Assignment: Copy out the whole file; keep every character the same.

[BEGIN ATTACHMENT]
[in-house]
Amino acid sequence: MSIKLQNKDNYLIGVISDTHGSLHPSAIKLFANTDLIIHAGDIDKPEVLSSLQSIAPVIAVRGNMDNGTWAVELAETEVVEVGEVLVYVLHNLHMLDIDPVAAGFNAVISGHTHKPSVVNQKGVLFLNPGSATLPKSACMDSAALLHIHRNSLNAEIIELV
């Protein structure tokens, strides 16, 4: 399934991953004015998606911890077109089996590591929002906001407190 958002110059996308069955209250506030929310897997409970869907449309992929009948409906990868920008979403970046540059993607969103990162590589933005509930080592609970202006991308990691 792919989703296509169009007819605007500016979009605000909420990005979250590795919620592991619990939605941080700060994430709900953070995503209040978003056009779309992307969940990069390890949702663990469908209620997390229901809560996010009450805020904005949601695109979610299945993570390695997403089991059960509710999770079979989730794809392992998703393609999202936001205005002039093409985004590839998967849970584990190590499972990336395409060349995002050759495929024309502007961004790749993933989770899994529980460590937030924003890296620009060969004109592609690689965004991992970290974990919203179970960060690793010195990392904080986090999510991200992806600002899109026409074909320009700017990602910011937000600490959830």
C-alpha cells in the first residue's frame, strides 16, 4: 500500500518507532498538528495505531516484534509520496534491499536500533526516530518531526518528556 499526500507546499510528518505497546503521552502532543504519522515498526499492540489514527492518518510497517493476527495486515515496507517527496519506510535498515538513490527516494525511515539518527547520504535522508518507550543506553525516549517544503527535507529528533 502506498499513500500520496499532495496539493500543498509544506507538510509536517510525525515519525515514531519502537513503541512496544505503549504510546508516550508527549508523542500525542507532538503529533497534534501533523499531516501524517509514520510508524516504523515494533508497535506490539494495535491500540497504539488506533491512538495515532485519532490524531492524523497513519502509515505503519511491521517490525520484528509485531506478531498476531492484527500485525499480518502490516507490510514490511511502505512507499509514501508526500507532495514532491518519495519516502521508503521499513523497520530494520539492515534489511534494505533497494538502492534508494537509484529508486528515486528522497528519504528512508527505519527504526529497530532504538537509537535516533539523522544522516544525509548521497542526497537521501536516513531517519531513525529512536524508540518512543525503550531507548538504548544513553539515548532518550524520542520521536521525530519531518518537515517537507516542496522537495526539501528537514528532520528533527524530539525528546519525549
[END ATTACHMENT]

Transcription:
[in-house]
Amino acid sequence: MSIKLQNKDNYLIGVISDTHGSLHPSAIKLFANTDLIIHAGDIDKPEVLSSLQSIAPVIAVRGNMDNGTWAVELAETEVVEVGEVLVYVLHNLHMLDIDPVAAGFNAVISGHTHKPSVVNQKGVLFLNPGSATLPKSACMDSAALLHIHRNSLNAEIIELV
């Protein structure tokens, strides 16, 4: 399934991953004015998606911890077109089996590591929002906001407190 958002110059996308069955209250506030929310897997409970869907449309992929009948409906990868920008979403970046540059993607969103990162590589933005509930080592609970202006991308990691 792919989703296509169009007819605007500016979009605000909420990005979250590795919620592991619990939605941080700060994430709900953070995503209040978003056009779309992307969940990069390890949702663990469908209620997390229901809560996010009450805020904005949601695109979610299945993570390695997403089991059960509710999770079979989730794809392992998703393609999202936001205005002039093409985004590839998967849970584990190590499972990336395409060349995002050759495929024309502007961004790749993933989770899994529980460590937030924003890296620009060969004109592609690689965004991992970290974990919203179970960060690793010195990392904080986090999510991200992806600002899109026409074909320009700017990602910011937000600490959830």
C-alpha cells in the first residue's frame, strides 16, 4: 500500500518507532498538528495505531516484534509520496534491499536500533526516530518531526518528556 499526500507546499510528518505497546503521552502532543504519522515498526499492540489514527492518518510497517493476527495486515515496507517527496519506510535498515538513490527516494525511515539518527547520504535522508518507550543506553525516549517544503527535507529528533 502506498499513500500520496499532495496539493500543498509544506507538510509536517510525525515519525515514531519502537513503541512496544505503549504510546508516550508527549508523542500525542507532538503529533497534534501533523499531516501524517509514520510508524516504523515494533508497535506490539494495535491500540497504539488506533491512538495515532485519532490524531492524523497513519502509515505503519511491521517490525520484528509485531506478531498476531492484527500485525499480518502490516507490510514490511511502505512507499509514501508526500507532495514532491518519495519516502521508503521499513523497520530494520539492515534489511534494505533497494538502492534508494537509484529508486528515486528522497528519504528512508527505519527504526529497530532504538537509537535516533539523522544522516544525509548521497542526497537521501536516513531517519531513525529512536524508540518512543525503550531507548538504548544513553539515548532518550524520542520521536521525530519531518518537515517537507516542496522537495526539501528537514528532520528533527524530539525528546519525549